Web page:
Yangon: The Burmese military government imposed martial law on two densely populated towns in Yangon on Sunday night. This was the deadliest day since the coup on February 1. At least 18 protesters were killed.
Sunday s violence brings the number of people killed in mass protests since the military wrenched civilian leader Aung San Suu Kyi from power to around 100, though activists and rights groups believe it could be higher.
The junta has repeatedly justified its power grab by alleging widespread electoral fraud in November s elections, which Suu Kyi s National League for Democracy (NLD) party won by a landslide.
State-run media announced late Sunday that Yangon s massive Hlaing Tharyar township and the neighbouring Shwepyitha township will be placed under martial law.
The vast impoverished cities and towns are known as factory centers and garment factories.
The official television announcer said that the military government “delegated administrative and judicial martial law powers to the Yangon region commander to enforce security and more effectively maintain the rule of law and tranquility.”
In recent weeks, soldiers and police have recently suppressed demonstrators, demanding that they restore democracy, use tear gas, and fire rubber bullets and live ammunition to quell the anti-coup protests.
In the town of Hlaing Tharyar, police and soldiers clashed fiercely. Protesters brandished sticks and knives and hurriedly sought protection behind temporary roadblocks.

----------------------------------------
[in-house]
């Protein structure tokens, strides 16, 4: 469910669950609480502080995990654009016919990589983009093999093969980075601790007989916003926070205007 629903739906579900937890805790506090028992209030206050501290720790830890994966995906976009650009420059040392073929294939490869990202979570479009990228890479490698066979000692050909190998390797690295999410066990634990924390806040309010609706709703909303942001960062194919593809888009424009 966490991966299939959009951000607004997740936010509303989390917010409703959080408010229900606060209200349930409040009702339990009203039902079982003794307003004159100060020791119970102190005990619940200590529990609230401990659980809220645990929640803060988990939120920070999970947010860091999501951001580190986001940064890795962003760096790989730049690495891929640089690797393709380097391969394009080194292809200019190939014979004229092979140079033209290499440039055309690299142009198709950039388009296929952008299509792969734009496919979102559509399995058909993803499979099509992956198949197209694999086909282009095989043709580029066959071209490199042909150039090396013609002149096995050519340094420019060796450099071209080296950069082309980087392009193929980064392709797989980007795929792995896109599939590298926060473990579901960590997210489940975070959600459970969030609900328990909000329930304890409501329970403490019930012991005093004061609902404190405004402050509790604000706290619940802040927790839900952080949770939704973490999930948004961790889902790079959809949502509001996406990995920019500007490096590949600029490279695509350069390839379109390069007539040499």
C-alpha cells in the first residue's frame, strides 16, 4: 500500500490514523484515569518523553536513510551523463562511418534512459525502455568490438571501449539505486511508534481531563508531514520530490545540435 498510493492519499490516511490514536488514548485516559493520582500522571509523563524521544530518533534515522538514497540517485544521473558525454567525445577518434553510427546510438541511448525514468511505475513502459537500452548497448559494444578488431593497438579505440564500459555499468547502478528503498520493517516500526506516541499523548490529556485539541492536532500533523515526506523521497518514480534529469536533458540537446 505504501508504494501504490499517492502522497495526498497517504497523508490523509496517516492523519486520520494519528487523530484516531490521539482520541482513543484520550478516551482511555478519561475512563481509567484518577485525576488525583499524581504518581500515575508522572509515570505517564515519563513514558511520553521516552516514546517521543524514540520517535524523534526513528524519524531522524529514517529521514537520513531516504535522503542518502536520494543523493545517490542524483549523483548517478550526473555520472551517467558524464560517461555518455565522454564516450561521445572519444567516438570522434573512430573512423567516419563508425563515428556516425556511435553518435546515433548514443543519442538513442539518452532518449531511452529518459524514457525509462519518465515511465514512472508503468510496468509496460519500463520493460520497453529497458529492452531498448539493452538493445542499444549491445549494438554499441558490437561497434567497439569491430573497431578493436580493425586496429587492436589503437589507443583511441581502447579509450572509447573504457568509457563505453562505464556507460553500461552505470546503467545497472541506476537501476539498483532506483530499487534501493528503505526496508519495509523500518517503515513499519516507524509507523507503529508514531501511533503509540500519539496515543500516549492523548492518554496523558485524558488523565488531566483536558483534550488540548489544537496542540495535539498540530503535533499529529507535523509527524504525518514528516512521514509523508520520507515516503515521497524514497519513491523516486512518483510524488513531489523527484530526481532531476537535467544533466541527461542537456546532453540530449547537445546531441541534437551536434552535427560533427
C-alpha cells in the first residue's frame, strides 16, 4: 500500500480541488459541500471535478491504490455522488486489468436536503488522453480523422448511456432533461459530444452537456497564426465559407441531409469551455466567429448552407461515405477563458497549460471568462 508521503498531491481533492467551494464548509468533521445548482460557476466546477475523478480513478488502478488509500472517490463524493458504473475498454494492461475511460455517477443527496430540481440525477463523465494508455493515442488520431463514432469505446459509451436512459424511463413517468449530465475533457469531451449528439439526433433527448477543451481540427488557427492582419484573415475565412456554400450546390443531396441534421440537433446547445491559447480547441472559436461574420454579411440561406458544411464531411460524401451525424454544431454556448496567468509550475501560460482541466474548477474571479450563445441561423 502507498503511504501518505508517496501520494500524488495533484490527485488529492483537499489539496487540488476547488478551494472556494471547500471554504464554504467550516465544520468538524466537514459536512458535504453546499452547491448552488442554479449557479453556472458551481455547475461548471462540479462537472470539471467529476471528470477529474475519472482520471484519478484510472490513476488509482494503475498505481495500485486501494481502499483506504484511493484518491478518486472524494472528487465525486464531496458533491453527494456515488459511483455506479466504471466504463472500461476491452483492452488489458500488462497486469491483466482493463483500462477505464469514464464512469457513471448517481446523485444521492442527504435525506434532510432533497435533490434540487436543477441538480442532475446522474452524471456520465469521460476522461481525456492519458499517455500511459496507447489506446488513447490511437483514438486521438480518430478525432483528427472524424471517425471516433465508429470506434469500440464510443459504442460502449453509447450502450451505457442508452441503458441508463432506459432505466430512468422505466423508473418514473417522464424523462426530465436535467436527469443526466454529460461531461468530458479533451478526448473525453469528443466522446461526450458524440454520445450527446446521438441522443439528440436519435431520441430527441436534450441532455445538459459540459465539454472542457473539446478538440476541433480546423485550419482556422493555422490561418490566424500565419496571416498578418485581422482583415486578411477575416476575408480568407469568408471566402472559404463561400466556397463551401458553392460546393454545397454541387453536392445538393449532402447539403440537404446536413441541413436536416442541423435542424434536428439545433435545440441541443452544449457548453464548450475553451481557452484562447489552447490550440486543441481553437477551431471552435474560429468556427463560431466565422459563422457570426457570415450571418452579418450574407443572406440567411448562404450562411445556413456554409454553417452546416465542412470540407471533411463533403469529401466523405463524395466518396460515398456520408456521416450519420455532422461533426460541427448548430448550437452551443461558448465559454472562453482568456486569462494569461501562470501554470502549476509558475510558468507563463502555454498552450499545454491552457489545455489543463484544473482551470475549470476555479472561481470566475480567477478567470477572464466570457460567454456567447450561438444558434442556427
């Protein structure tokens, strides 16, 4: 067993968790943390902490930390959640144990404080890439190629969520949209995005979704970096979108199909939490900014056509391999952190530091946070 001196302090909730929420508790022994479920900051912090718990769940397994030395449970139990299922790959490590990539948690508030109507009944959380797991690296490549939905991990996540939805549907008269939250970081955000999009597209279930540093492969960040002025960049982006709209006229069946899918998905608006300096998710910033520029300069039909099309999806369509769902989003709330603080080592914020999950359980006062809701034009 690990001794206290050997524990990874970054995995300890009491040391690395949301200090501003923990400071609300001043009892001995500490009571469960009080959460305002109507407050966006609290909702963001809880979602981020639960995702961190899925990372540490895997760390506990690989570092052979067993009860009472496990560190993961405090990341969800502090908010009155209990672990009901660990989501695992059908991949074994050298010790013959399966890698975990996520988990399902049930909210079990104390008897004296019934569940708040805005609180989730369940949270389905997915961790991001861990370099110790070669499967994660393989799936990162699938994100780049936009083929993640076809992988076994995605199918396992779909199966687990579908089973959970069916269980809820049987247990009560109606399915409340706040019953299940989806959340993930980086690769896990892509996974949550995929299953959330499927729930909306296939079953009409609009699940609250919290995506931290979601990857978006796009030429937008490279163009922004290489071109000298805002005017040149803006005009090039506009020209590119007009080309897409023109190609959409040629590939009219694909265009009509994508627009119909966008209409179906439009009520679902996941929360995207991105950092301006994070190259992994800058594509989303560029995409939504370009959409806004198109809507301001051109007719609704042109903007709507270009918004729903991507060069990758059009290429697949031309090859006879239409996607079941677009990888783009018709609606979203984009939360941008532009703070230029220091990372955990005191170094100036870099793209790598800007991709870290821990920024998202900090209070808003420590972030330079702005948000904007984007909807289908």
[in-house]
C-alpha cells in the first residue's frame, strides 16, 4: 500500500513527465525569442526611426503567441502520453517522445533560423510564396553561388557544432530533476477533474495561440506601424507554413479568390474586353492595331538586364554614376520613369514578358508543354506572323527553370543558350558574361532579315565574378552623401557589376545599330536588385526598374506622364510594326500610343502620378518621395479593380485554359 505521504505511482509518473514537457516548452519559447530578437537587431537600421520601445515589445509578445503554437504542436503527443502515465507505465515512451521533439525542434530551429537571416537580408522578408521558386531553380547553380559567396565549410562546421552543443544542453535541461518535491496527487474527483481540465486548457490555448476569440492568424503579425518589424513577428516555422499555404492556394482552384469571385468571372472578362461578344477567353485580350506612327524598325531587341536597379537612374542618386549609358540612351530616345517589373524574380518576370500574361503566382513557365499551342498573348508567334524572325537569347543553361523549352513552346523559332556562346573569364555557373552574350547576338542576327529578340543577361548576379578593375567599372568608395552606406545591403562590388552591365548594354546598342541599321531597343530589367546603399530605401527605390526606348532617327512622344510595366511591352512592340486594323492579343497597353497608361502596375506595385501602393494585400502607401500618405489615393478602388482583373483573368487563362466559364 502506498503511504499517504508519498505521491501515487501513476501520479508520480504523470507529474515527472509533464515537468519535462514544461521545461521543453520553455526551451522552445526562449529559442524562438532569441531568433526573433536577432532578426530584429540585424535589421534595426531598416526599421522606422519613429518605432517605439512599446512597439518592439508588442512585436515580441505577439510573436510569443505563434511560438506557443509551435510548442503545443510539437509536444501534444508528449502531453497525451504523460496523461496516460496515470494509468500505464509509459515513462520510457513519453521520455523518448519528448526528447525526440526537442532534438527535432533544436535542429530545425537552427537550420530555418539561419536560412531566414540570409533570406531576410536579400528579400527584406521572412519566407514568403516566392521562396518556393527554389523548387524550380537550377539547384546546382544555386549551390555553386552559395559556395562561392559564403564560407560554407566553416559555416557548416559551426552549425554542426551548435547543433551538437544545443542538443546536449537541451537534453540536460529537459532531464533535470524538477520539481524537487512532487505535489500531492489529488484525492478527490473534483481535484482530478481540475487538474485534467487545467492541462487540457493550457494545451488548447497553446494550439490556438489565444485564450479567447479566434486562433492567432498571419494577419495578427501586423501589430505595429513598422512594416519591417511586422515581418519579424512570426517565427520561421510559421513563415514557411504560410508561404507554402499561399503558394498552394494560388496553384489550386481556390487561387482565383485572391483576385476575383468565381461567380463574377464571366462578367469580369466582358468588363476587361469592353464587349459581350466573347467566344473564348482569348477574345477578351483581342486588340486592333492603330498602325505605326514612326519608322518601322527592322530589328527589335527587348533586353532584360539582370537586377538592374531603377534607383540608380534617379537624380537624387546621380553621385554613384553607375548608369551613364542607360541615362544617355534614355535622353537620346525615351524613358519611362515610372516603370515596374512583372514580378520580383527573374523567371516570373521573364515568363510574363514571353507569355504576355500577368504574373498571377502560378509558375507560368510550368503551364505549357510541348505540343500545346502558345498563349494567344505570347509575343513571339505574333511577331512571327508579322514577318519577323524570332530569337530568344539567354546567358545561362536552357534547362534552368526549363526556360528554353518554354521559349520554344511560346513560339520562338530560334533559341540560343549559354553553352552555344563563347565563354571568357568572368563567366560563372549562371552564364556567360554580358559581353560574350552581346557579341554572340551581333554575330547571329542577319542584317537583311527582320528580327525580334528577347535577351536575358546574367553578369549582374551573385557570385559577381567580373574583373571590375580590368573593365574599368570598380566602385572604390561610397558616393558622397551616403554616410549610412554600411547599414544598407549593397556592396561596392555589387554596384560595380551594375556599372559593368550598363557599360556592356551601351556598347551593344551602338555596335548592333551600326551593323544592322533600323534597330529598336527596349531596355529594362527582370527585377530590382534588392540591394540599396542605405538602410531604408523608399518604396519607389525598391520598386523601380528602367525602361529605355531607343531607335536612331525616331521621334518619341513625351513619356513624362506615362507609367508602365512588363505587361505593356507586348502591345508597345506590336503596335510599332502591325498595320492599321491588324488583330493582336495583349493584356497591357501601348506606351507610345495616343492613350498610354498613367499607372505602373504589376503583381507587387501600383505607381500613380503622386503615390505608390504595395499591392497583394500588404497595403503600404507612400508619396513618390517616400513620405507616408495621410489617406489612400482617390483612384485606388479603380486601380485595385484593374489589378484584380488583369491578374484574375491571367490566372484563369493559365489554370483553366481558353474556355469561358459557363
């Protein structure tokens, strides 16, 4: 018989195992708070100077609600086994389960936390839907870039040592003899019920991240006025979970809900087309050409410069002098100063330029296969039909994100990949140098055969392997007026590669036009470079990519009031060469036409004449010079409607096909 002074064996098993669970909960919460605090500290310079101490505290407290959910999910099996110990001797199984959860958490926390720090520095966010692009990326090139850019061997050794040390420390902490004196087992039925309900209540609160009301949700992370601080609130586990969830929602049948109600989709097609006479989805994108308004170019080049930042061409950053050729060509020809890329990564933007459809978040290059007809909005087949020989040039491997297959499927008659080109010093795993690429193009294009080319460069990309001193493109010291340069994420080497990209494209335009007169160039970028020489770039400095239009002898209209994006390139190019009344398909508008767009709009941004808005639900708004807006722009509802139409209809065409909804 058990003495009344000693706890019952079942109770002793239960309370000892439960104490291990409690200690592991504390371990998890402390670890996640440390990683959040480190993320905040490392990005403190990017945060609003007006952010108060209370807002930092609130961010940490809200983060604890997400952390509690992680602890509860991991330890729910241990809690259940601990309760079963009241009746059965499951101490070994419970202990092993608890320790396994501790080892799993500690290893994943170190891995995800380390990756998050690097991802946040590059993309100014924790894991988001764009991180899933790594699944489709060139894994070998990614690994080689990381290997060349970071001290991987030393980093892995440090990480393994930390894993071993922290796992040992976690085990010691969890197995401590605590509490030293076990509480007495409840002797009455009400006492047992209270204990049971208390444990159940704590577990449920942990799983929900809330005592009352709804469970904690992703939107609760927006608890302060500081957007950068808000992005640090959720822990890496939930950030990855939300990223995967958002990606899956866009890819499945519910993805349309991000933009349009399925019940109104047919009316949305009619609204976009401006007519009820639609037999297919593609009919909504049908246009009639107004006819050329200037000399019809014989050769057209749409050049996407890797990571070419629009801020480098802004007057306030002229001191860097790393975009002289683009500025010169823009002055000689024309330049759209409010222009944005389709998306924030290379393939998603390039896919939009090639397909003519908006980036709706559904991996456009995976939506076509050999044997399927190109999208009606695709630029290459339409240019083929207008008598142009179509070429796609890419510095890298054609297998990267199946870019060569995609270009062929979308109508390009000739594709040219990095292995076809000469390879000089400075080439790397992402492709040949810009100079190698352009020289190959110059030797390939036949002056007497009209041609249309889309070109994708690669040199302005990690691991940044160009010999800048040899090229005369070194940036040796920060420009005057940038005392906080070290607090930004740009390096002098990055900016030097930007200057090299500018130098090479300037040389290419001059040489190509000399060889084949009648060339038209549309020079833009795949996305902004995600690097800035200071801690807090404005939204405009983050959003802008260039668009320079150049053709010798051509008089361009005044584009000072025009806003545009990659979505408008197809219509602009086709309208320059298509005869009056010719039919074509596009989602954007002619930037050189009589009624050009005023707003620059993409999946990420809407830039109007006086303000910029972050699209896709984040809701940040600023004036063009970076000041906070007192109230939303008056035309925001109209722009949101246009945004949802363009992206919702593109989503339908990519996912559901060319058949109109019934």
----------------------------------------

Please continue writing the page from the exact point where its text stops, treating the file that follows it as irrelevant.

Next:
The protesters managed to rescue the demonstrators who were injured when the security forces opened fire, using the cut trash can as a protective cover, but the doctor said that all the goals could not be achieved.
“I can confirm 15 have died,” the doctor told AFP, adding that she had treated about 50 people and expects the death toll to climb.
The Assistance Association for Political Prisoners monitoring group — which verifies arrests and fatalities since the coup — gave a higher death toll.
Residents hiding at home heard gunshots continuously throughout the day, while military trucks were seen driving through the smoky streets.
The United Nations envoy for Myanmar strongly condemned the bloodshed, stating that the international community, “including regional actors, must come together in solidarity with the people of Myanmar and their democratic aspirations.”
Special envoy Christine Schraner Burgener said in a statement that she had heard “heartbreaking claims of murder, demonstrator abuse, and prisoner torture” from Myanmar contacts.
The ongoing brutality “severely undermines any prospects for peace and stability” in the country, she said.
Former colonial power Britain said it was “appalled” by the use of force “against innocent people.”
Calling for an “immediate cessation” of violence and a statement signed by the regime by British Ambassador Dan Chugg, with power returned to elected civilian officials.